SEATTLE (Reuters) - United Parcel Service Inc (UPS.N) is on track to return a record number of packages this holiday shipping season, a sign that e-commerce purchases surged to new heights over the past month.
Both have benefited from booming delivery volumes over the past few years, but also have had to invest billions of dollars to upgrade and expand their networks to cope.
UPS said on Wednesday it handled more than 1 million returns to retailers daily in December, a pace expected to last into early January. It said returns would likely peak at 1.4 million on Jan. 3, which would be a fifth consecutive annual record, up 8 percent from this year.
The returns follow what could be the strongest holiday shopping season on record for both brick-and-mortar and online retailers, once stores publish sales data. Mastercard Inc (MA.N) said on Tuesday U.S. shoppers spent over $800 billion during the season, more than ever before.
FedEx said on Wednesday it experienced another record-breaking peak shipping season, but declined to provide specifics. The company’s Chief Marketing Officer Rajesh Subramaniam told analysts last week about 15 percent of all goods purchased online are returned, with apparel running at about 30 percent.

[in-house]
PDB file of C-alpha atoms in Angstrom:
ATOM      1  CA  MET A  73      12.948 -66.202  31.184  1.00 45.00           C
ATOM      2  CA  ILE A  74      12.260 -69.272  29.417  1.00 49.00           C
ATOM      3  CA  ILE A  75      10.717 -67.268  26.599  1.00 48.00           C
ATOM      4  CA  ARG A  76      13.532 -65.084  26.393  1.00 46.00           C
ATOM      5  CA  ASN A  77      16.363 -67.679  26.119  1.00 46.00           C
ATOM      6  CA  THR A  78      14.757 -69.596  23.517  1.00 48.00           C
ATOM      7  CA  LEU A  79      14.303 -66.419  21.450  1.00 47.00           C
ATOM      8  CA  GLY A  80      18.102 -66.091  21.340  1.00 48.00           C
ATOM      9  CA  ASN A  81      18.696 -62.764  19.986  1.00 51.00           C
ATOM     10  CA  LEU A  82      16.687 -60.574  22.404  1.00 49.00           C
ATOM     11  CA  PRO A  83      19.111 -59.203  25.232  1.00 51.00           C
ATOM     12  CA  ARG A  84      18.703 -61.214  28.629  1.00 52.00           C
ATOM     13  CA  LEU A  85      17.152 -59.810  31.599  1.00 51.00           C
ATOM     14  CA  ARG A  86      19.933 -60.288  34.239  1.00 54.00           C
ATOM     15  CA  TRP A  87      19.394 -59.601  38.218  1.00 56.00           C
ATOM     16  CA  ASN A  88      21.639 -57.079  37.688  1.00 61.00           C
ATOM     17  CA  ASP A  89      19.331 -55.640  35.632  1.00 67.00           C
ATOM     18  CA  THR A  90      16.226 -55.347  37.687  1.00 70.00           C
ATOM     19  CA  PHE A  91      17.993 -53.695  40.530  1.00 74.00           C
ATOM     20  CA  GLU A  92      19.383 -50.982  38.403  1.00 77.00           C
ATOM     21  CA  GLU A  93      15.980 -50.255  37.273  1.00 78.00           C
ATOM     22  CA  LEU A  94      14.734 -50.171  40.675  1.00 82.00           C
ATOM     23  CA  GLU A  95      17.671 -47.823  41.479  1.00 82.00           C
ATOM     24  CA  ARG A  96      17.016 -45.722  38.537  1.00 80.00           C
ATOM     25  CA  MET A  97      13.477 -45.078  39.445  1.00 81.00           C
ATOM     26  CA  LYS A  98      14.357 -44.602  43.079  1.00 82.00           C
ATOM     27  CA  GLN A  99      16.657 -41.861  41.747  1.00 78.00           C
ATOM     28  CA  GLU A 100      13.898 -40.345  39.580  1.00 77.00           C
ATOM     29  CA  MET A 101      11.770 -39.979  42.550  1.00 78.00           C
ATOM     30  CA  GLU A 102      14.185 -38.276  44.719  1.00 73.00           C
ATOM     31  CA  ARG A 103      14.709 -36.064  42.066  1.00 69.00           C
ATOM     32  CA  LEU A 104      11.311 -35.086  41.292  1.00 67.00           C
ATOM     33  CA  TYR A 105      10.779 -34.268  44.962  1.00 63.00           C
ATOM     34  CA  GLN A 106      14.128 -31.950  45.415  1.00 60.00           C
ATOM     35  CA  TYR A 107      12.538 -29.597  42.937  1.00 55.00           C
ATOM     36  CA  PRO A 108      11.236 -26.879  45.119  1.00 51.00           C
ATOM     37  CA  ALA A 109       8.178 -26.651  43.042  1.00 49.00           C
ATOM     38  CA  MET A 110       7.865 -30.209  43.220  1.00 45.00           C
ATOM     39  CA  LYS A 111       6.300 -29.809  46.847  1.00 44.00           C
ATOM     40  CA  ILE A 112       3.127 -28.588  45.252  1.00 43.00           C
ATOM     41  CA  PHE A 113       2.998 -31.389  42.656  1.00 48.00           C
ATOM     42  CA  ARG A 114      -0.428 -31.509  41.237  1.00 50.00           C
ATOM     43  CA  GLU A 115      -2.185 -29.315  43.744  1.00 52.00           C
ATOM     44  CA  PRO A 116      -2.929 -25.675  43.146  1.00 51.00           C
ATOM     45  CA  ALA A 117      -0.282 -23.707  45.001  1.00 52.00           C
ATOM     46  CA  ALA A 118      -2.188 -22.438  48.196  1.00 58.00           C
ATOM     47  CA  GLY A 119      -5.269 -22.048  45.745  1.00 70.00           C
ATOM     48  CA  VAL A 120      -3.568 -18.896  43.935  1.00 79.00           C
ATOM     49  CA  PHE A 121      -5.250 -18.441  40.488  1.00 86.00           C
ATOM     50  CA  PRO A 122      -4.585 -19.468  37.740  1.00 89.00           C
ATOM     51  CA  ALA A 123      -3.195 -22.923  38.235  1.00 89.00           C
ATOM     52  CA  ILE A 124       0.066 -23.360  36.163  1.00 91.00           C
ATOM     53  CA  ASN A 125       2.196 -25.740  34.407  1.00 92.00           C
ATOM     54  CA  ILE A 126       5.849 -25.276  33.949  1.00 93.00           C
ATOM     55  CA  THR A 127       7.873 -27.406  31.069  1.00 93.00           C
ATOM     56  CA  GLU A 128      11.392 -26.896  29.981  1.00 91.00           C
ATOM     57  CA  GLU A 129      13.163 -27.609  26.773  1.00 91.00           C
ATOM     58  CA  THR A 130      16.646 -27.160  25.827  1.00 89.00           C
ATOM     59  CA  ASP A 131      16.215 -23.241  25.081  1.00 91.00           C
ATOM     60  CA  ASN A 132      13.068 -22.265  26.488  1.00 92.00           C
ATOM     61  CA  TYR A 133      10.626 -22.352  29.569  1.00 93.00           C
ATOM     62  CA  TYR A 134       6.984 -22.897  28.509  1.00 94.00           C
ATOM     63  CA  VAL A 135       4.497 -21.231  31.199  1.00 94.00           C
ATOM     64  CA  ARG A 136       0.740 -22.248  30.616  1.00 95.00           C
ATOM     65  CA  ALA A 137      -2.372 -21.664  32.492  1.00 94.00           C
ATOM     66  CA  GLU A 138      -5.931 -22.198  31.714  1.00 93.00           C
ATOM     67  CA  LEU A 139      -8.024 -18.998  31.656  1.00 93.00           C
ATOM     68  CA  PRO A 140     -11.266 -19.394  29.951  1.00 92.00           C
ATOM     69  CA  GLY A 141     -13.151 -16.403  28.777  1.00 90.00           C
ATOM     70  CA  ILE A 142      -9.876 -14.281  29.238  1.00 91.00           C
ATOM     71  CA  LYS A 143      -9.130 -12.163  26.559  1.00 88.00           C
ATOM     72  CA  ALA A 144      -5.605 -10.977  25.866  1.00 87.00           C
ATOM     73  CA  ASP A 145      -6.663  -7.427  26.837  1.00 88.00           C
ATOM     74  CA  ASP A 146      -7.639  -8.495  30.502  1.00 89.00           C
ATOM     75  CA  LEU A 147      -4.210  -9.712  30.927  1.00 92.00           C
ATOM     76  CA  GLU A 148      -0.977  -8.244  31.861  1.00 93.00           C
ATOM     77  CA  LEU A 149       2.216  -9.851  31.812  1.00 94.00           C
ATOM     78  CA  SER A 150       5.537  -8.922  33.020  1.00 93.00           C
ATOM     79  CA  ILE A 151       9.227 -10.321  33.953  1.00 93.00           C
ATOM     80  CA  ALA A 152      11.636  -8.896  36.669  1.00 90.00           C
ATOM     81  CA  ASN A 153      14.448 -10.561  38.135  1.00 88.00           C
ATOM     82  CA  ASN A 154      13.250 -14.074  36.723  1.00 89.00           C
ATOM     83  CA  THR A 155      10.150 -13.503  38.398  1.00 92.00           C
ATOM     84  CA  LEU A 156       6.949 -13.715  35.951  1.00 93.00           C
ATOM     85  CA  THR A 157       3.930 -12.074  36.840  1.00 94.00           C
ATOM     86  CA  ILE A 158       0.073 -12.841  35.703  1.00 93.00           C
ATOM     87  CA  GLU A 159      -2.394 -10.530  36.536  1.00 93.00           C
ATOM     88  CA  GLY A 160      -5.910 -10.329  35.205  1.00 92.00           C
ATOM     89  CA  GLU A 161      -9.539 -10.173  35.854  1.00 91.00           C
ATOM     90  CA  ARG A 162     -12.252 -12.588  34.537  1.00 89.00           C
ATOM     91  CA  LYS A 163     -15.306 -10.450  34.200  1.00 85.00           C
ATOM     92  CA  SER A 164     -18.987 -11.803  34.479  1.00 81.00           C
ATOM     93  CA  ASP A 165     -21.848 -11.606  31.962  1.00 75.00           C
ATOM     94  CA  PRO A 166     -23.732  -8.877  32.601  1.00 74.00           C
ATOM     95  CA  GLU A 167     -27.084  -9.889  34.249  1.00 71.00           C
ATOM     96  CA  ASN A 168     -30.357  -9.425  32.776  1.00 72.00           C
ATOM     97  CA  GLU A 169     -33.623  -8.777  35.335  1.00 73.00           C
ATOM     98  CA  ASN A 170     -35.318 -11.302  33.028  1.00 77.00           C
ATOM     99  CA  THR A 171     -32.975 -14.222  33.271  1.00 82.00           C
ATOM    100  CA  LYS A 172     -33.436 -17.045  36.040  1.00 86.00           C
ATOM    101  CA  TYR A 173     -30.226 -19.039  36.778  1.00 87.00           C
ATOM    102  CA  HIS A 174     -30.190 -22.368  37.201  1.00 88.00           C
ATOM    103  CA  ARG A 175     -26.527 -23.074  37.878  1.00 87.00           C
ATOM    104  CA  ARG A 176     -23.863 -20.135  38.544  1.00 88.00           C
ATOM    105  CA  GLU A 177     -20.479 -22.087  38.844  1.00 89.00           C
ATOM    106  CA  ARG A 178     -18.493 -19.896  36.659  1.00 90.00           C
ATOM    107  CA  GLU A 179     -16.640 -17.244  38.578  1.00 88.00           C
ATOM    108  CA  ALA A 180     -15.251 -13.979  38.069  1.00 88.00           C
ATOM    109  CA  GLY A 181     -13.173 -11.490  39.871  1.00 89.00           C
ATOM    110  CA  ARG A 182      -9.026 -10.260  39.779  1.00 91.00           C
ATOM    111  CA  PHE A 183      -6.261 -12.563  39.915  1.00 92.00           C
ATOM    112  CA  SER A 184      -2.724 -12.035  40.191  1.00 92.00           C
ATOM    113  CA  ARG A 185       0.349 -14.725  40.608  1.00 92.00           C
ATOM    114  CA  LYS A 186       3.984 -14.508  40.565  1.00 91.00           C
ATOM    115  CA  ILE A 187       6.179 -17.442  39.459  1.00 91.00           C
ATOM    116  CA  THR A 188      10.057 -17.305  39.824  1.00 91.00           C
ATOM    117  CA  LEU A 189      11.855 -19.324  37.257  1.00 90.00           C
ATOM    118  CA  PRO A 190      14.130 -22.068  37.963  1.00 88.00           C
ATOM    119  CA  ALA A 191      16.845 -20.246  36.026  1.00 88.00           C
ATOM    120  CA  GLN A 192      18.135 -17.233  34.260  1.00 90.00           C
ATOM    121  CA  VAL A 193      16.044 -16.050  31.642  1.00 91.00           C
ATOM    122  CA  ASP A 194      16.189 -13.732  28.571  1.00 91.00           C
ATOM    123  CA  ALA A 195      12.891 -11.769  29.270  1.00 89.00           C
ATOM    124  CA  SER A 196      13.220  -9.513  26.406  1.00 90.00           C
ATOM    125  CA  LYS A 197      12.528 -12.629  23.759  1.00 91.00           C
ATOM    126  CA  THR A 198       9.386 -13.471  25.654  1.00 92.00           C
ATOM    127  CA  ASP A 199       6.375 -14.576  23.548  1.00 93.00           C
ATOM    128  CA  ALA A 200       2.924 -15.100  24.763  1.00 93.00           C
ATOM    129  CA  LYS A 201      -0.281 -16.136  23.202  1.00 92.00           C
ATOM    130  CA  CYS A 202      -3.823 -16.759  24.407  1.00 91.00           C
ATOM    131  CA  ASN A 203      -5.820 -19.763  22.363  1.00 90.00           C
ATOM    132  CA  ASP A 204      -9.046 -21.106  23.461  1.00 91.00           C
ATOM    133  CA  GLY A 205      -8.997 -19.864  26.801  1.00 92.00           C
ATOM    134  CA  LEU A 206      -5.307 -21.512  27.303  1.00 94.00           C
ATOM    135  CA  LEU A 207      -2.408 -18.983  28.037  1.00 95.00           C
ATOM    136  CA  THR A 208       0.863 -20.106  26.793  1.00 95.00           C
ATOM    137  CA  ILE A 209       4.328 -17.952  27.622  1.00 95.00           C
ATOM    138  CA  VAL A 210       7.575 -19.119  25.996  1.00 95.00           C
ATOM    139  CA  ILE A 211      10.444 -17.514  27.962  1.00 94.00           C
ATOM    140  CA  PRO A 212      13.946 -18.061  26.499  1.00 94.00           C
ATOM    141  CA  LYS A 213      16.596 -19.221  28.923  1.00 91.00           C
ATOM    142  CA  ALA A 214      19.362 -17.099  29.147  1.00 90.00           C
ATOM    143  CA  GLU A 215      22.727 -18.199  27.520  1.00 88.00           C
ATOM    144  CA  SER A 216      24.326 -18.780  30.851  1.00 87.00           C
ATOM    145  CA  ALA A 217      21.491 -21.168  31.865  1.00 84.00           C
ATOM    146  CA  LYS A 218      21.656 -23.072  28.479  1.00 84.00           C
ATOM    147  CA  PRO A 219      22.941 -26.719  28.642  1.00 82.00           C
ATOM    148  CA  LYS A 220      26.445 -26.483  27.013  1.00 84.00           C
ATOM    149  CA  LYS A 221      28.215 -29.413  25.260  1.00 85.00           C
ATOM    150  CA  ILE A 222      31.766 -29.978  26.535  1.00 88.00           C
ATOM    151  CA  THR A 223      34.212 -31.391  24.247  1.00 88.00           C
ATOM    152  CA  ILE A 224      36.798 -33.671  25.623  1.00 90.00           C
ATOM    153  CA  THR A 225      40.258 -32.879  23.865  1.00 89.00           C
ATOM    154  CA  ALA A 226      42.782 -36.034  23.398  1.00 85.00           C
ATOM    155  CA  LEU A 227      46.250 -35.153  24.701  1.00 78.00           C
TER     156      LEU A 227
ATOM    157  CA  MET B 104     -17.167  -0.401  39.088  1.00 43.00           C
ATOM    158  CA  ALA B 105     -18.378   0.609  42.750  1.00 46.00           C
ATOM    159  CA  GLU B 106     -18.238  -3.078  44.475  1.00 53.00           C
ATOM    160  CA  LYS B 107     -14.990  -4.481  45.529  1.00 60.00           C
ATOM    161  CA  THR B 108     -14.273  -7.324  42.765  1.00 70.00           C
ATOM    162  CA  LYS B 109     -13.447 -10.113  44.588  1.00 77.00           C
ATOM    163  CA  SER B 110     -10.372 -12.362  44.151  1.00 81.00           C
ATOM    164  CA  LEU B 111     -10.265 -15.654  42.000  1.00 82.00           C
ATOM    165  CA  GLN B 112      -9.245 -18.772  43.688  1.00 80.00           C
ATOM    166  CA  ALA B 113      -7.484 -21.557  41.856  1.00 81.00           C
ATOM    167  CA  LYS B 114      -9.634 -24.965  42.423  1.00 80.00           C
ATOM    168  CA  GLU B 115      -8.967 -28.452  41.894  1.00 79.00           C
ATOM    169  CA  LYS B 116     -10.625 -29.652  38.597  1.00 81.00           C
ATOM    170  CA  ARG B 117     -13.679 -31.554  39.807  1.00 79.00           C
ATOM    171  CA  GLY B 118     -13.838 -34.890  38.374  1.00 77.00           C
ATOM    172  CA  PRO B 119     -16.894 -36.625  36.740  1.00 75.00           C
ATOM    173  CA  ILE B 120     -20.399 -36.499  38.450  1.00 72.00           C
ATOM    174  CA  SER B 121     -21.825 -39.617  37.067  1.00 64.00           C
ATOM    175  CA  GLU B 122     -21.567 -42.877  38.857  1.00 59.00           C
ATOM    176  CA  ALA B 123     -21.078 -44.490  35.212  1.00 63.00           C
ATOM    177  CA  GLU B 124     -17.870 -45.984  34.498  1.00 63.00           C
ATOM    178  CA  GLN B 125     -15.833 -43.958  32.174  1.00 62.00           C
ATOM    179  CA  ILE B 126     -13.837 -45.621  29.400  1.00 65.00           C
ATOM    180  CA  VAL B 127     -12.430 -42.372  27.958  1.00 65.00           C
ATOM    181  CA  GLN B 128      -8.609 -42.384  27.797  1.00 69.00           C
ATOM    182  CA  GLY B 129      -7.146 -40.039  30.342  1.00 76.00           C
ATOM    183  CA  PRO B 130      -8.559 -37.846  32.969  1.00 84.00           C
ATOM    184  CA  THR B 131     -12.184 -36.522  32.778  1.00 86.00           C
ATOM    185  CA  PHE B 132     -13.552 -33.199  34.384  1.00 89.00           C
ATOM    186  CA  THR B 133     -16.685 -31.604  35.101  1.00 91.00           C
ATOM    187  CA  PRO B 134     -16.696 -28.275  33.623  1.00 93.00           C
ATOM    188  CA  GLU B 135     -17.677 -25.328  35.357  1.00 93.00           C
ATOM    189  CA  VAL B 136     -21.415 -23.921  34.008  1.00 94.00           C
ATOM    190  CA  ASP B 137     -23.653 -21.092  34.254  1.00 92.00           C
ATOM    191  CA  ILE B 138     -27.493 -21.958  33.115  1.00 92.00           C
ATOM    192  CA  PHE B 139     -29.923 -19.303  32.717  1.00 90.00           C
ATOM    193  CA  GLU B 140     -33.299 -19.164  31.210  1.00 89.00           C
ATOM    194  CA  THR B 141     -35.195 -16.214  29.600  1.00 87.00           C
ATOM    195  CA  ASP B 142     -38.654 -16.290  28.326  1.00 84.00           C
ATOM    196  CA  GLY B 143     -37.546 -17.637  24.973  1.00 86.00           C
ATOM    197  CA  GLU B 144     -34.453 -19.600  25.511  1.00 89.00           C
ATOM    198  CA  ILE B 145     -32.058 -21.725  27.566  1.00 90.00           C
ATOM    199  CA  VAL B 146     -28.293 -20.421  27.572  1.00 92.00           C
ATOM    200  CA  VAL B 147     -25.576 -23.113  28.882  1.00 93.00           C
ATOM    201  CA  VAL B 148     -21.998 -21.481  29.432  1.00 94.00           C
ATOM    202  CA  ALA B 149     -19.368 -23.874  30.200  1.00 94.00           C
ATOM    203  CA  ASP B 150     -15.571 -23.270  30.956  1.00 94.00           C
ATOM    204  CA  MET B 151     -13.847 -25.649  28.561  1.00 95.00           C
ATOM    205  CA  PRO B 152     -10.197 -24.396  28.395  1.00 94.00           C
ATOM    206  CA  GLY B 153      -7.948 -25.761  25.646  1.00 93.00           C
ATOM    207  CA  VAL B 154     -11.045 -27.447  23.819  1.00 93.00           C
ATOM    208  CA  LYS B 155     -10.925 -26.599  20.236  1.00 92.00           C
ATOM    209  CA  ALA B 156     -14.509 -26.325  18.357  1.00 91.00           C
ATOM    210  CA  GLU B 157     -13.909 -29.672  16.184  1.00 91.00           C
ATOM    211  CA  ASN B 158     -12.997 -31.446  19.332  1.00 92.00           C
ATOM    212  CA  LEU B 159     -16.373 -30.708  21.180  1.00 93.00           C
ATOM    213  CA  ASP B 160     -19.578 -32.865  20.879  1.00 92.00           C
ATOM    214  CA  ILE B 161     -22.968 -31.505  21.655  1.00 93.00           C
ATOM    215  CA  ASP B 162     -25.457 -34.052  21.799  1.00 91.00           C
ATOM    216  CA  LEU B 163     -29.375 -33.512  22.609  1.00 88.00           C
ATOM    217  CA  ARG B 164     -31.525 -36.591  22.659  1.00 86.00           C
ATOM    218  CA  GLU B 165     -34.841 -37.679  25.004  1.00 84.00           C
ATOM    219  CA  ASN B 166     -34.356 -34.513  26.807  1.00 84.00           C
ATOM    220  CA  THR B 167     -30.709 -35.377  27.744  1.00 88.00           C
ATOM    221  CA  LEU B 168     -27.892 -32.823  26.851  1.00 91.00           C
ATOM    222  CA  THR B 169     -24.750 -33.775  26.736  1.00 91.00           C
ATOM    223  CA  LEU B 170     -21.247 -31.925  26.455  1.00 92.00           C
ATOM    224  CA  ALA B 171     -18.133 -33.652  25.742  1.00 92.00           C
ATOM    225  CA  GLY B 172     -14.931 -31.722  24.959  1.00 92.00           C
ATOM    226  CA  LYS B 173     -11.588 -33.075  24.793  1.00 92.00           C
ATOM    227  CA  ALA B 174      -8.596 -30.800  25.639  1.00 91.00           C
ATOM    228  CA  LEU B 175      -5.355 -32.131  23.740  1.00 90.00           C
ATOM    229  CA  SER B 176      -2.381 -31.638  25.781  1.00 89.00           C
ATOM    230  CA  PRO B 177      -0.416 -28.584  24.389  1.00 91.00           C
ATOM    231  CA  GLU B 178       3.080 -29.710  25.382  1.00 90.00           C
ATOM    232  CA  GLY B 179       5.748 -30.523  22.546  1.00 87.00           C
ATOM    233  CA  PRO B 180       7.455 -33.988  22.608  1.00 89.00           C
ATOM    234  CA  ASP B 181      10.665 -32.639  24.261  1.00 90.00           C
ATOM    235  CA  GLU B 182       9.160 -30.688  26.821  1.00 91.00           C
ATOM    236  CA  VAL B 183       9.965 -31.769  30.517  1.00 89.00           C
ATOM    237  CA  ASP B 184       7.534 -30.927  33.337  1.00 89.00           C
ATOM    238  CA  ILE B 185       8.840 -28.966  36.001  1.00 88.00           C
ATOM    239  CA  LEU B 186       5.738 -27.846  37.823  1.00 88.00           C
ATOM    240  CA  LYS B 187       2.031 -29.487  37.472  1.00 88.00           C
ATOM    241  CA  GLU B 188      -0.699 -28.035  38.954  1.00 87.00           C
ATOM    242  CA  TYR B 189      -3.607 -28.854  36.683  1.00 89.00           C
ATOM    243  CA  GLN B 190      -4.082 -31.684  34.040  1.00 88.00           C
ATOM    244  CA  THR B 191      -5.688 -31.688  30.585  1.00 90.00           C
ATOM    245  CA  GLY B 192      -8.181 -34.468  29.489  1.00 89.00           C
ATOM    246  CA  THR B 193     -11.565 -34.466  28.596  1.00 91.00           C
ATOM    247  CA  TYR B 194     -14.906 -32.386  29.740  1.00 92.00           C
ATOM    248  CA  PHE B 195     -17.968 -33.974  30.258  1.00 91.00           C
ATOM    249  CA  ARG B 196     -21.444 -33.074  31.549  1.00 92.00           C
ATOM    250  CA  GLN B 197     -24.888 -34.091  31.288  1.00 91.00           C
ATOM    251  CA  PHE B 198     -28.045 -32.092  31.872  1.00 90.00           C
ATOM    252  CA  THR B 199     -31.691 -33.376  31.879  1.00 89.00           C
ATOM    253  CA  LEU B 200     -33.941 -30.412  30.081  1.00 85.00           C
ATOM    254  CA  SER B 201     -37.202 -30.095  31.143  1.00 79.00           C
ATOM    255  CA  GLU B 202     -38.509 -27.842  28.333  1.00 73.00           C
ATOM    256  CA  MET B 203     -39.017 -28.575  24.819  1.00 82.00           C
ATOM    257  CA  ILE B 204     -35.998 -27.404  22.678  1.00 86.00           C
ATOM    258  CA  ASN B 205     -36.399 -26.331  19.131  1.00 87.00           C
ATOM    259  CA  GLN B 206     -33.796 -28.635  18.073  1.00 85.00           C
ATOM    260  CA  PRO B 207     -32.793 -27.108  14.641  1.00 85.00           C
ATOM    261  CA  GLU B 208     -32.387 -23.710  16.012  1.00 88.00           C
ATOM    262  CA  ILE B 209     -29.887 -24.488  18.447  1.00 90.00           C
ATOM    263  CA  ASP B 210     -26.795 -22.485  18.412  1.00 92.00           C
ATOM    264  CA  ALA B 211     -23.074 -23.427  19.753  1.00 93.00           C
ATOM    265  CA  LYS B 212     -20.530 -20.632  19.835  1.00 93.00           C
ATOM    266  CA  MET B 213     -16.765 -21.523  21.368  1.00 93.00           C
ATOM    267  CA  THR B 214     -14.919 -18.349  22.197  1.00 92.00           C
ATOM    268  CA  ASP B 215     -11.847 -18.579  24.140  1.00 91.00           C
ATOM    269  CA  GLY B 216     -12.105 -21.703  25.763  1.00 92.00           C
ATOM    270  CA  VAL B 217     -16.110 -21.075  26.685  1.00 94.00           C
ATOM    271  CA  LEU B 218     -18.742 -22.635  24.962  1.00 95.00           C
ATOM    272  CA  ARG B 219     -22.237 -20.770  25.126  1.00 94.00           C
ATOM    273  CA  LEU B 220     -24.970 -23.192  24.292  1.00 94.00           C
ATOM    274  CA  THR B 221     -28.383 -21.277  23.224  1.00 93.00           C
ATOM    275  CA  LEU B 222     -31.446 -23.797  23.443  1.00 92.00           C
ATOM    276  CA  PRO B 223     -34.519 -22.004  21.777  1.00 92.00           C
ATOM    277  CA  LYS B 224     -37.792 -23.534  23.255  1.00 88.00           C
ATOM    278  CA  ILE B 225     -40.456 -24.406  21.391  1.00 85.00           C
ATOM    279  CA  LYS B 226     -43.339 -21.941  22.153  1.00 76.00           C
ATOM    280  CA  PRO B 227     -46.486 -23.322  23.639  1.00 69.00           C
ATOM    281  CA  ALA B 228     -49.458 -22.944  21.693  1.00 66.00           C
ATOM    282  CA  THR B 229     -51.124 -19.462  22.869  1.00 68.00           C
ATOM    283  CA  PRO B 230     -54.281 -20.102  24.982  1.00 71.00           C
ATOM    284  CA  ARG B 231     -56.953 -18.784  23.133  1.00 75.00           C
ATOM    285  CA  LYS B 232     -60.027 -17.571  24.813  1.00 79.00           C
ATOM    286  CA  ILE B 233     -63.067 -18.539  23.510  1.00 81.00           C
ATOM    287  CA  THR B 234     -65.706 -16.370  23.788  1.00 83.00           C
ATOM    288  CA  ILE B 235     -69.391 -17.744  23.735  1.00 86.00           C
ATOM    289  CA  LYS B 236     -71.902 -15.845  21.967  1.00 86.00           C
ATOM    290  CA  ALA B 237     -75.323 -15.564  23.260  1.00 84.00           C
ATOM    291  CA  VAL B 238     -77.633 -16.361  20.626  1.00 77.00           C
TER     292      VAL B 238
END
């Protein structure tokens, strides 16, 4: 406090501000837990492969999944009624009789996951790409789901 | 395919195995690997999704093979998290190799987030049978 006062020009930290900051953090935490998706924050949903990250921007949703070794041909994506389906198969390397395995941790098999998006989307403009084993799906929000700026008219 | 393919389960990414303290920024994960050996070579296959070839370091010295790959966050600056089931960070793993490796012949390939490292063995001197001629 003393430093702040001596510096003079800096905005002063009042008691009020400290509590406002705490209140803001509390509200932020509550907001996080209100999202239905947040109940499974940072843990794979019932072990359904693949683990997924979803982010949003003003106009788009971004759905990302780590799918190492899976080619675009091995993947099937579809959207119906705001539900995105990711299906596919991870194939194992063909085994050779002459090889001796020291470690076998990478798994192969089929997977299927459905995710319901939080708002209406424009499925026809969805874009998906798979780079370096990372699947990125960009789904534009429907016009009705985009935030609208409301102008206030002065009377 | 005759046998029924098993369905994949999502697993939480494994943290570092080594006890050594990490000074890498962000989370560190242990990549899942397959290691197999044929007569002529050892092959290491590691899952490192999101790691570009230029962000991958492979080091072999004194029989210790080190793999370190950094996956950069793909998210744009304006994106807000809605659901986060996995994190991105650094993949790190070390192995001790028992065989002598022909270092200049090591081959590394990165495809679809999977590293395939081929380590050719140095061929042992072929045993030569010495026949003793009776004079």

UPS said record-breaking e-commerce sales during Black Friday and Cyber Monday in late November jolted the returns season, with a larger flood of packages going back to retailers even as many gifts sat under Christmas trees.
UPS has worked for years to increase its ability to forecast customer shipping demands to handle major package volume spikes ahead of the holidays. It has also raised shipping rates and added 2018 peak-season surcharges.
The returns delivered in 2017 are part of the 750 million packages UPS said it expects to deliver globally during the peak shipping season from the U.S. Thanksgiving holiday through New Year’s Eve. That is an increase of nearly 40 million over the previous year.
UPS and FedEx shares were both up slightly on Wednesday.
Reporting by Eric M. Johnson in Seattle; Additional reporting by Richa Naidu in Chicago; Editing by Bill Rigby